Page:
Version 3.0 is claimed to strengthen backup architecture, recover and replicate terabyte and petabyte-sized data sets up to 10 times faster than any other solution on the market, and minimize the impact of data loss by reducing costly days and weeks of downtime to minutes and hours and reducing secondary storage costs by almost 80%.

The company has also claimed that its data backup platform utilizes cloud-based data replication to provide backup and disaster recovery across different regions and providers. This will essentially allow a user to split their backup across Microsoft Azure Blob Storage and HDInsight, while also including Amazon S3 and the Hortonworks cloud distribution for Hadoop.

Judge orders LinkedIn to unblock startup from scraping public profile data: Report

“Ordered to unblock HiQ Labs from scraping public data”

U.S. Judge Edward Chen has has ruled that LinkedIn must allow the talent management startup HiQ Labs from collecting profile data from users within 24 hours on Monday.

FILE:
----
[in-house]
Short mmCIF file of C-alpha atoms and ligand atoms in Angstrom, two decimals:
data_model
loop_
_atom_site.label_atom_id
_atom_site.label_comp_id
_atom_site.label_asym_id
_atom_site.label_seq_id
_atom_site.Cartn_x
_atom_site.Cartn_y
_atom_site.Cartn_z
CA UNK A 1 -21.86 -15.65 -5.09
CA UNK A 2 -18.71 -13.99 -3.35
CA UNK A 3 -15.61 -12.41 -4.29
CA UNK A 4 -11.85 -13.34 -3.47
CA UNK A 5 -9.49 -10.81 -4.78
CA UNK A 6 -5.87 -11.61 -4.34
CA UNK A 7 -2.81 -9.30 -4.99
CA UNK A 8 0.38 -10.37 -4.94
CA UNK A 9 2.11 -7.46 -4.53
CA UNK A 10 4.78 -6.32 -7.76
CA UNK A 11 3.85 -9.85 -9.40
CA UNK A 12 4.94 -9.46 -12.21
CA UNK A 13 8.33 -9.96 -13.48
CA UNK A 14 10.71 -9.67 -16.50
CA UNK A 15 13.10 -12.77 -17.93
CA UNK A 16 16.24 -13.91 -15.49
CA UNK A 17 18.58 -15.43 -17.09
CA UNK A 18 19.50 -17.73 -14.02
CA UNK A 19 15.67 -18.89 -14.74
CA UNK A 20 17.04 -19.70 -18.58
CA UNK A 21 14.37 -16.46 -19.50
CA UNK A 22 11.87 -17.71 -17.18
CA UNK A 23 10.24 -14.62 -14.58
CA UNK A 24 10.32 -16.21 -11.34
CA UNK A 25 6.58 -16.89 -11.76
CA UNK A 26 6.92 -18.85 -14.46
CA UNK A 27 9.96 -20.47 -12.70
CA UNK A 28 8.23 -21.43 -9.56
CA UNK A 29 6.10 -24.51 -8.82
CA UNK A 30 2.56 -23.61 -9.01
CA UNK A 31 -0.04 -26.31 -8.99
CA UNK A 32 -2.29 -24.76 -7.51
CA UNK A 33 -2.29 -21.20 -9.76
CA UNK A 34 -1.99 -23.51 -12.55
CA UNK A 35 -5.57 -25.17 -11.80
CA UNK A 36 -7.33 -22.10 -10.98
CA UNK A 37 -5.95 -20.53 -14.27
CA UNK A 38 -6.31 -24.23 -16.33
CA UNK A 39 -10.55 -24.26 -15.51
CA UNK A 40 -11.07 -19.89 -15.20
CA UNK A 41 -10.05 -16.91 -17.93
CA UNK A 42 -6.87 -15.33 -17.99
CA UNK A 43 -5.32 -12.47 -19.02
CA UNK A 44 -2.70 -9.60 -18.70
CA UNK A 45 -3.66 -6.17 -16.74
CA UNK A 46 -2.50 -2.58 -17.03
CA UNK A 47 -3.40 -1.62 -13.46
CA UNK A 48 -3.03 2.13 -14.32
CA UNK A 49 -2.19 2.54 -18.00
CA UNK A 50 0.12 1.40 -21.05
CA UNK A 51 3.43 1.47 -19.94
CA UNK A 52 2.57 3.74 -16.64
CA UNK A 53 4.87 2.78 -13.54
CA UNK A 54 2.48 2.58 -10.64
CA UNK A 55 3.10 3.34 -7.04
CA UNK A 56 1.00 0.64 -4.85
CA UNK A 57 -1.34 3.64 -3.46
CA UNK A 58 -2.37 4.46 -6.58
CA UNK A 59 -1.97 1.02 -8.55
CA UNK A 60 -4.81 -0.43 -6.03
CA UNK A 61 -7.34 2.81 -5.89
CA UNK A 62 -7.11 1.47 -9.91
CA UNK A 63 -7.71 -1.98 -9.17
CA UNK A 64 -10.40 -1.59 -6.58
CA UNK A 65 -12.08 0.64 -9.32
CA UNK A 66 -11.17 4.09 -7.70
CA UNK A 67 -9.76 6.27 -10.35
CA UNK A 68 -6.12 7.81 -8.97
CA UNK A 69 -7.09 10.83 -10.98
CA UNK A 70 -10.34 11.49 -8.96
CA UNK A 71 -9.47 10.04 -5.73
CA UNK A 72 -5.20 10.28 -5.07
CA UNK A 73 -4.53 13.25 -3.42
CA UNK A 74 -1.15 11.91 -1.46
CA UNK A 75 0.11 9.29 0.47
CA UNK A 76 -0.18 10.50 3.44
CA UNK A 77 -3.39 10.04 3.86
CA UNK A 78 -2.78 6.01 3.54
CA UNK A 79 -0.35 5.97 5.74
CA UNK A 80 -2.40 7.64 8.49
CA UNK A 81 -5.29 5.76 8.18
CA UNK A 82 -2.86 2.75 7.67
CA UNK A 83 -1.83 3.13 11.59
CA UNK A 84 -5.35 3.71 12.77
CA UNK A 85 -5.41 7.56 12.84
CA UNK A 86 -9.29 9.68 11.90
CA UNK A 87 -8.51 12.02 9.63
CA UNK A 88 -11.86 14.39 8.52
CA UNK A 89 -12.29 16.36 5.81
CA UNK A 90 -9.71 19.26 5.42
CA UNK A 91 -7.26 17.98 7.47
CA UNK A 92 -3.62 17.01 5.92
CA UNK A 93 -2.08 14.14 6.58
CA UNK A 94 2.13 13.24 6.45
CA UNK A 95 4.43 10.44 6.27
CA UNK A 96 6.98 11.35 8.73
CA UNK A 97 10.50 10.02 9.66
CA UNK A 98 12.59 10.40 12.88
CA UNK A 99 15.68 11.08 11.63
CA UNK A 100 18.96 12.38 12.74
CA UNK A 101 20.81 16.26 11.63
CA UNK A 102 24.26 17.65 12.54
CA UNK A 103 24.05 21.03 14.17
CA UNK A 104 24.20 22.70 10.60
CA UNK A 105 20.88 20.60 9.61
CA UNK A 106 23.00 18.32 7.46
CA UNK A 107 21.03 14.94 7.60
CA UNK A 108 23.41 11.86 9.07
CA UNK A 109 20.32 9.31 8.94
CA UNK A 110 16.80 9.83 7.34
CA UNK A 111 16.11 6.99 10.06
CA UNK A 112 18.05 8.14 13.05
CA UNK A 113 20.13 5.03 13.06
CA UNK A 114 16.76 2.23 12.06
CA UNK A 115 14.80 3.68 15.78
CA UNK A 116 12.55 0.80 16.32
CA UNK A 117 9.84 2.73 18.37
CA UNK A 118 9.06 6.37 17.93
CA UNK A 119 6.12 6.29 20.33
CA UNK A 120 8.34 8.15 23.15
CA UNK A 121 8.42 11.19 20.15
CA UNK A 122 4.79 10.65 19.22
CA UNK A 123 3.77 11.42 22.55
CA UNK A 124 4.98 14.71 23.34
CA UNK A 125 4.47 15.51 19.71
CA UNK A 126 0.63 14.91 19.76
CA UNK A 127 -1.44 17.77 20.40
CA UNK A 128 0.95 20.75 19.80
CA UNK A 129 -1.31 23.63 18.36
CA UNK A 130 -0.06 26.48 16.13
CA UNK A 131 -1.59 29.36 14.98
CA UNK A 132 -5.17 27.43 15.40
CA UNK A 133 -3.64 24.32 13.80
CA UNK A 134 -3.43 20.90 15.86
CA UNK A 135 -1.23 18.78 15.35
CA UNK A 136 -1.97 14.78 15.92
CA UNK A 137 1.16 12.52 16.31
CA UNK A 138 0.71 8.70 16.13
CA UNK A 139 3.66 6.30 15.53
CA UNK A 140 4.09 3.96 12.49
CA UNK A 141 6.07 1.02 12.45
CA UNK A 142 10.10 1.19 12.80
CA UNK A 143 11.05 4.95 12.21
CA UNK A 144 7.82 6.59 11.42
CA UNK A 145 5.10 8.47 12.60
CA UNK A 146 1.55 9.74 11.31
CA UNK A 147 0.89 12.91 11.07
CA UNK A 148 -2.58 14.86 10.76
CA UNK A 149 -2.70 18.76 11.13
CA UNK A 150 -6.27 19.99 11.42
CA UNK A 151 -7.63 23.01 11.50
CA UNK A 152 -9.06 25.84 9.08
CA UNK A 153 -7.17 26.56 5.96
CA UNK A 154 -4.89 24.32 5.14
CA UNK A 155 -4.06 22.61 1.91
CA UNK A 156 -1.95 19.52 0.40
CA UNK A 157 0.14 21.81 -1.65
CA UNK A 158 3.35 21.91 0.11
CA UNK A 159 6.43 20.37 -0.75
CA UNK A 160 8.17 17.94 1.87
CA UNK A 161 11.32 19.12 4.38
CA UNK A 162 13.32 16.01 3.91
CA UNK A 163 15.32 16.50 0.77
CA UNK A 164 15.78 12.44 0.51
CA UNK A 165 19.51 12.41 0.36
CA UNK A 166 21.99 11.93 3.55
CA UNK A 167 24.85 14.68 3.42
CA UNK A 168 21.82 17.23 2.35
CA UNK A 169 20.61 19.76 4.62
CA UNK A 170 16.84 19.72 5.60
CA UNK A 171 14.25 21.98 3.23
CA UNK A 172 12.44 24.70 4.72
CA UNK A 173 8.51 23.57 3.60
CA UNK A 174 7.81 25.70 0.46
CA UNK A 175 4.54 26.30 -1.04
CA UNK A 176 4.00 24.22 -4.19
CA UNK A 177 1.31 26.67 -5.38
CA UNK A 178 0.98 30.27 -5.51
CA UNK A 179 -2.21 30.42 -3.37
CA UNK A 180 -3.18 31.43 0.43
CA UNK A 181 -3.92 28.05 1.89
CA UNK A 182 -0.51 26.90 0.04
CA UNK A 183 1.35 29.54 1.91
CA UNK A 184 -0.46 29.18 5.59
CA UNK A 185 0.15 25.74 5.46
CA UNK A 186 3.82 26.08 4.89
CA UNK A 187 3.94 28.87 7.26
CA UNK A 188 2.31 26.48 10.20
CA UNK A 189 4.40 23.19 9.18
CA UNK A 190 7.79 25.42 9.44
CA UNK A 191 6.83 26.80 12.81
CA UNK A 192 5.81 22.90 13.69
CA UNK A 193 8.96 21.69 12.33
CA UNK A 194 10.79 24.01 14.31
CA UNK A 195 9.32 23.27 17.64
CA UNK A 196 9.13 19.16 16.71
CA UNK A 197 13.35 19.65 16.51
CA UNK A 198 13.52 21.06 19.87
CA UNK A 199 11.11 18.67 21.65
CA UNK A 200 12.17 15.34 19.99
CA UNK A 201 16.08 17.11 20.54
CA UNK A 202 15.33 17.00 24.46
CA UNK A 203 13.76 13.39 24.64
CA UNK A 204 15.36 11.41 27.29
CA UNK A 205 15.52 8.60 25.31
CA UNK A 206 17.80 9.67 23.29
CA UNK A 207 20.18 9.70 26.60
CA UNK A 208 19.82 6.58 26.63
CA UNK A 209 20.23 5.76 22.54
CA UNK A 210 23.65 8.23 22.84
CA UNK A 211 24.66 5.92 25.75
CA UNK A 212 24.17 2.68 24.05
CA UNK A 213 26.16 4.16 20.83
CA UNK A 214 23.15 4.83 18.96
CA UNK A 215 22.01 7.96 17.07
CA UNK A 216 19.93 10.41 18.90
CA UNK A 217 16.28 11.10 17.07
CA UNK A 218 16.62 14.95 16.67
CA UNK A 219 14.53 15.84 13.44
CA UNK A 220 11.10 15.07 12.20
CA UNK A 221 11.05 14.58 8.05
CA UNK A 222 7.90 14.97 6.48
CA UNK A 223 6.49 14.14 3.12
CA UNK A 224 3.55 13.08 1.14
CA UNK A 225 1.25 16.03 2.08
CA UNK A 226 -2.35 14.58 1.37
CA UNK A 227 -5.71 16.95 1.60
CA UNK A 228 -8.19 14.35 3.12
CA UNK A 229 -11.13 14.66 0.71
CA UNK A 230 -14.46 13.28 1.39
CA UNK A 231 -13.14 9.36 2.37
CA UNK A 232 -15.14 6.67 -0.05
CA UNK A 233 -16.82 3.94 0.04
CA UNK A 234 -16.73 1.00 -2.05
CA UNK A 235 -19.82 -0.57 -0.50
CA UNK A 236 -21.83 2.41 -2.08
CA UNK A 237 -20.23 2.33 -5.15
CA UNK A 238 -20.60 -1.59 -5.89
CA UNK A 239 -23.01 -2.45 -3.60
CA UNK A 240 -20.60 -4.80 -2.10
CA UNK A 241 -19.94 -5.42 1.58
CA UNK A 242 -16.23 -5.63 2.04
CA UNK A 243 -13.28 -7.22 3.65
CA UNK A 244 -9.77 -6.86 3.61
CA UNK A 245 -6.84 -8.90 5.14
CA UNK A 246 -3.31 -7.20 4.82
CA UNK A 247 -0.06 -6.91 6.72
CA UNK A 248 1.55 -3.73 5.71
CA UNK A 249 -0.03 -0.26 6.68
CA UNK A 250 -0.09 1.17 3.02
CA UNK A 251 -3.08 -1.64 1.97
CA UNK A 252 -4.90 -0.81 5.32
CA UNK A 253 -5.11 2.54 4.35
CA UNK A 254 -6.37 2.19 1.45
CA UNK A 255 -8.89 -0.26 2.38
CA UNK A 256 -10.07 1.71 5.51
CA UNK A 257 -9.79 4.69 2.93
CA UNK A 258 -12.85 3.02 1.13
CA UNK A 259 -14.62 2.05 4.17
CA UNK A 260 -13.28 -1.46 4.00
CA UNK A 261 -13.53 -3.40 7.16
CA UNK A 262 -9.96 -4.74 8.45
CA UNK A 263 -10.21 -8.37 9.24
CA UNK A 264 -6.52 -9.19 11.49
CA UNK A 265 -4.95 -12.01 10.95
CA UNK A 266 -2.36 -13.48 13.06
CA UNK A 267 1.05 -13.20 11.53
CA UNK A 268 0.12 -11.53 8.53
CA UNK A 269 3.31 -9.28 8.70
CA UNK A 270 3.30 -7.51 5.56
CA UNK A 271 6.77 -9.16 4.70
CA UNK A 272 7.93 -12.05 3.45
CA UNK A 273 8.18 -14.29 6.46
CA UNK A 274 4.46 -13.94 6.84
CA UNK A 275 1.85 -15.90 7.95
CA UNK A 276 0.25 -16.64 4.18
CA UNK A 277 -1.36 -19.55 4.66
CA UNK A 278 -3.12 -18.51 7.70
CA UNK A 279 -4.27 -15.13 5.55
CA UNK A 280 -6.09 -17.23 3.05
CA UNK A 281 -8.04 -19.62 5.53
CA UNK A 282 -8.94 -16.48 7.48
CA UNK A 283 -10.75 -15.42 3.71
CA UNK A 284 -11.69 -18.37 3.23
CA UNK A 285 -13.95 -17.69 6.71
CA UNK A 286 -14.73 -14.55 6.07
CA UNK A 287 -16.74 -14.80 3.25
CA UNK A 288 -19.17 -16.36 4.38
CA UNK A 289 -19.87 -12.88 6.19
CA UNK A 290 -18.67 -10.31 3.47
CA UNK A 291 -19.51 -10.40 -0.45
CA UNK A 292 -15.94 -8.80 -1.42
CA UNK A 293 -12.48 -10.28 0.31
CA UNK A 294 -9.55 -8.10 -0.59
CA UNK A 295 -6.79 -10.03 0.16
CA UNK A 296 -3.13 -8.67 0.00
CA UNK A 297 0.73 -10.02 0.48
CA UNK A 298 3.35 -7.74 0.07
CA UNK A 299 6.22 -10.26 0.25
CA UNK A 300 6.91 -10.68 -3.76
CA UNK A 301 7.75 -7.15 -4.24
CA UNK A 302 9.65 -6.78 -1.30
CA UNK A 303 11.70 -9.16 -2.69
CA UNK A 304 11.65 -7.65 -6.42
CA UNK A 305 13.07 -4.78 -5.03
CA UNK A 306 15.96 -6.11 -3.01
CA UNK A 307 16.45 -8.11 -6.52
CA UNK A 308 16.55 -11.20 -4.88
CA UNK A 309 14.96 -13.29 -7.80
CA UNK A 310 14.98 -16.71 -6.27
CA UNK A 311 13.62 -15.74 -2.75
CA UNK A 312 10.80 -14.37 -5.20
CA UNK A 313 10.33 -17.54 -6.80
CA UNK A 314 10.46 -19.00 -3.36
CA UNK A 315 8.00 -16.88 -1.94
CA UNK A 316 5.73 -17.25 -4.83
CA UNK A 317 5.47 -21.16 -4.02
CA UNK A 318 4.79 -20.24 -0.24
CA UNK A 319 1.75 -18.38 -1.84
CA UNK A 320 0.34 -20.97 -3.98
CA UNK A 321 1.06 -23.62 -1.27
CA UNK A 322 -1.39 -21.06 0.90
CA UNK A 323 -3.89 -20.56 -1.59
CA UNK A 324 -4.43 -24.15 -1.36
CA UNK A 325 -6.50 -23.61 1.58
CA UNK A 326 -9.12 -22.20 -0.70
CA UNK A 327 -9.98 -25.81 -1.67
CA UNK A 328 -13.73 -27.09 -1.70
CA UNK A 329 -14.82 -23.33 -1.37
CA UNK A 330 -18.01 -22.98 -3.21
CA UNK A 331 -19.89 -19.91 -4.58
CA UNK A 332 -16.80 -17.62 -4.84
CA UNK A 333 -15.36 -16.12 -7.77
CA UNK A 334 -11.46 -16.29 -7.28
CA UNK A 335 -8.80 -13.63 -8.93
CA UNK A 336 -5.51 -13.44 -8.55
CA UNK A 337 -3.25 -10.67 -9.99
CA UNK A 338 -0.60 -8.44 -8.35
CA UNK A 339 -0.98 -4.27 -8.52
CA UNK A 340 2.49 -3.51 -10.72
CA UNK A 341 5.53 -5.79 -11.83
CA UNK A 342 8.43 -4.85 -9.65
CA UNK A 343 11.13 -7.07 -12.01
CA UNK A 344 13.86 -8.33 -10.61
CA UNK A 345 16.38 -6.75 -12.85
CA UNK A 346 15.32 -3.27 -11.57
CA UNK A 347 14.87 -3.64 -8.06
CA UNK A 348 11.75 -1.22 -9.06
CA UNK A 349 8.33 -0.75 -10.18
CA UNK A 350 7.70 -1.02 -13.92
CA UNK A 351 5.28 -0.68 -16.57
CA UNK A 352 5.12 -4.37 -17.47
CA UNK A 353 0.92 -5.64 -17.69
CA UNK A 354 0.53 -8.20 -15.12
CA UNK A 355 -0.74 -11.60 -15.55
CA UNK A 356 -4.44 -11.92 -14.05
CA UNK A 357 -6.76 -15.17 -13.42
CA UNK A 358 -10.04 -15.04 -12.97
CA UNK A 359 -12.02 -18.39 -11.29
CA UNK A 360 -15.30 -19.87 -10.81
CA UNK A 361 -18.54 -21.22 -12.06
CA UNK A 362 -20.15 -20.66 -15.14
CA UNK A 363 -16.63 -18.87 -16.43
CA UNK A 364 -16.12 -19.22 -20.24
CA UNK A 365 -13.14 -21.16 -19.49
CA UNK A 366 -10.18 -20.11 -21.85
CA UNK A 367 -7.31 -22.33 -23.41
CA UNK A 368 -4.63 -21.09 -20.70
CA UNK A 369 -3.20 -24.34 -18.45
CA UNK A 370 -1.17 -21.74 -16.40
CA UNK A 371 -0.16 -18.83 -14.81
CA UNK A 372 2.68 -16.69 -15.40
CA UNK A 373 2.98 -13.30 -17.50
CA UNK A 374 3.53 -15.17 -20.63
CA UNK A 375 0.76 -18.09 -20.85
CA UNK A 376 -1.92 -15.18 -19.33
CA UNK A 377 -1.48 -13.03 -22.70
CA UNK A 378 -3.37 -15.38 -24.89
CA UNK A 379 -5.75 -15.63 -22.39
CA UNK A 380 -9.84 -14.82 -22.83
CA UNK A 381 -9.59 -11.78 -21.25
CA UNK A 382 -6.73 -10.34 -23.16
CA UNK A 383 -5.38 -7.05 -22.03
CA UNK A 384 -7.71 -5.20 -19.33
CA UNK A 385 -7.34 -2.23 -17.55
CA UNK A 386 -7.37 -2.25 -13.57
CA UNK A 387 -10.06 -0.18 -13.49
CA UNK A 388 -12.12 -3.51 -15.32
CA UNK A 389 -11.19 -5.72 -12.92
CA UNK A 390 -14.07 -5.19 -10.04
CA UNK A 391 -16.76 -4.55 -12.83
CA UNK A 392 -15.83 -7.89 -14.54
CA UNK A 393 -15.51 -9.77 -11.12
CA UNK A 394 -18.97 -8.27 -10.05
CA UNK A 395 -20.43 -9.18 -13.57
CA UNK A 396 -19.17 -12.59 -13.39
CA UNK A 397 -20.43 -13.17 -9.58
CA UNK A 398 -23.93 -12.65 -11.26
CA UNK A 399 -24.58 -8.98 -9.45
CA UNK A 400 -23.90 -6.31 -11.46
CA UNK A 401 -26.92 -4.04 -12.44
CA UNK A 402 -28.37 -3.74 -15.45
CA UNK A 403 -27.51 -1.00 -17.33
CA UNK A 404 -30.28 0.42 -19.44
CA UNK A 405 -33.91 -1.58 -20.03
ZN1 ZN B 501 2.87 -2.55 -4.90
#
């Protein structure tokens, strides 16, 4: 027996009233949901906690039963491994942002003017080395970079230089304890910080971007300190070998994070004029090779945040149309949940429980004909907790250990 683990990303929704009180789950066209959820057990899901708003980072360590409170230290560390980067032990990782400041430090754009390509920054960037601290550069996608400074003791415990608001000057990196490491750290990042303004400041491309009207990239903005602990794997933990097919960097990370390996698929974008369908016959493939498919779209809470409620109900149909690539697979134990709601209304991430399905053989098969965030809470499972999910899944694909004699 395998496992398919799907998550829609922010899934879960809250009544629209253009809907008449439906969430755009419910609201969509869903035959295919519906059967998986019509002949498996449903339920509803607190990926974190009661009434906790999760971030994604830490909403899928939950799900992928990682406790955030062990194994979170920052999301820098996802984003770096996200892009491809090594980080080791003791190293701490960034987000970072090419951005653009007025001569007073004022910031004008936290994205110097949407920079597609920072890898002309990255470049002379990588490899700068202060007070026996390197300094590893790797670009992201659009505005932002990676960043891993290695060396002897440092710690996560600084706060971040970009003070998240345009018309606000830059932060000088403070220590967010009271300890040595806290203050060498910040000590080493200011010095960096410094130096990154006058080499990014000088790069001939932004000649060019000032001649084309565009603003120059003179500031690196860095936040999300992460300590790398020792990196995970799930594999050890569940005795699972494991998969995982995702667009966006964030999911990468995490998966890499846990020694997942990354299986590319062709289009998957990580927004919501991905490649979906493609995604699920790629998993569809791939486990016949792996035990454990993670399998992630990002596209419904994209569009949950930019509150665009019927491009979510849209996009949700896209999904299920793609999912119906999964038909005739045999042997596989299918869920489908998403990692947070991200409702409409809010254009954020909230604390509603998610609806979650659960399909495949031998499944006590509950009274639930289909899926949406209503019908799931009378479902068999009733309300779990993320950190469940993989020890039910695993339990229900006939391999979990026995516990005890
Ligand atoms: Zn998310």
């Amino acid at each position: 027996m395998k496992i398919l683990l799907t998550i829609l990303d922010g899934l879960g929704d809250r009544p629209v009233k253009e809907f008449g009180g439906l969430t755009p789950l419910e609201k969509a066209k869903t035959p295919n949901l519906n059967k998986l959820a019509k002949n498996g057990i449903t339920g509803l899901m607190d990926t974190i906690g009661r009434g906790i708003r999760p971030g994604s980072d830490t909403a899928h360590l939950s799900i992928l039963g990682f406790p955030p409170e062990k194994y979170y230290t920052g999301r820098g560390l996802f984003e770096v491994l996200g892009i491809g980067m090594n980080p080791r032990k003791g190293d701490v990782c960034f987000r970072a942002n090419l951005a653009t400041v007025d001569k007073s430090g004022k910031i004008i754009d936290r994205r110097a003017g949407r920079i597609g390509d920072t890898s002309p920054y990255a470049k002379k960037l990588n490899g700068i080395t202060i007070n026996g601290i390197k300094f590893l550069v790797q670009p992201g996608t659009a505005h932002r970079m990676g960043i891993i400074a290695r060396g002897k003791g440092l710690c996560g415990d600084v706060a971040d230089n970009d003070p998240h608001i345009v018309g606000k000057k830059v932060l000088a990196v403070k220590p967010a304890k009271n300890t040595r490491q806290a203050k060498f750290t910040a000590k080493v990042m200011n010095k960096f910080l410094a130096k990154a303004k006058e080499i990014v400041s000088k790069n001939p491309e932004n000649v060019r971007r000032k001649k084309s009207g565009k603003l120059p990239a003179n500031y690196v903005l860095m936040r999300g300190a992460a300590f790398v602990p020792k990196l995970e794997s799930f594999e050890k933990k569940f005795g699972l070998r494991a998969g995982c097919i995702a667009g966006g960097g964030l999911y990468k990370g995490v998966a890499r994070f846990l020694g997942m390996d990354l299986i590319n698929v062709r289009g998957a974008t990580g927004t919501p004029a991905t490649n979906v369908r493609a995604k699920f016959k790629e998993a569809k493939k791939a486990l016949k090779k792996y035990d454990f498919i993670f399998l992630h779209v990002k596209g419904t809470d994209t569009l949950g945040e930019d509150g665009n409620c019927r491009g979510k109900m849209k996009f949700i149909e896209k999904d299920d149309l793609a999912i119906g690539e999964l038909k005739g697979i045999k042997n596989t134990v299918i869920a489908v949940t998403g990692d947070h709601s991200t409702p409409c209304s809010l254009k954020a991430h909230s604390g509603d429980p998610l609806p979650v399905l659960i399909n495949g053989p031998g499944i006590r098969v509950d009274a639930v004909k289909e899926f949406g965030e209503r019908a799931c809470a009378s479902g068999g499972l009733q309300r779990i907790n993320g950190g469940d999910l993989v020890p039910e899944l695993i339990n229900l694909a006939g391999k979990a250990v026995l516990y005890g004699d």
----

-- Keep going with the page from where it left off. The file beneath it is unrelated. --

HiQ Labs responded to the verdict on Monday “This ruling allows us to continue serving our clients while we seek to permanently prevent LinkedIn from monopolizing the aggregation and analysis of publicly available information on the web,”

LinkedIn had first confronted HiQ in May with a letter asking them to cease data collection of LinkedIn profiles for their business practices which uses publicly available “people data” to train its AI models to predict employee behavior.

Judge Chen, in his ruling on Monday, claims that adopting LinkedIn’s “broad interpretation” of CFAA “could profoundly impact open access to the internet, a result that Congress could not have intended when it enacted the CFAA over three decades ago.”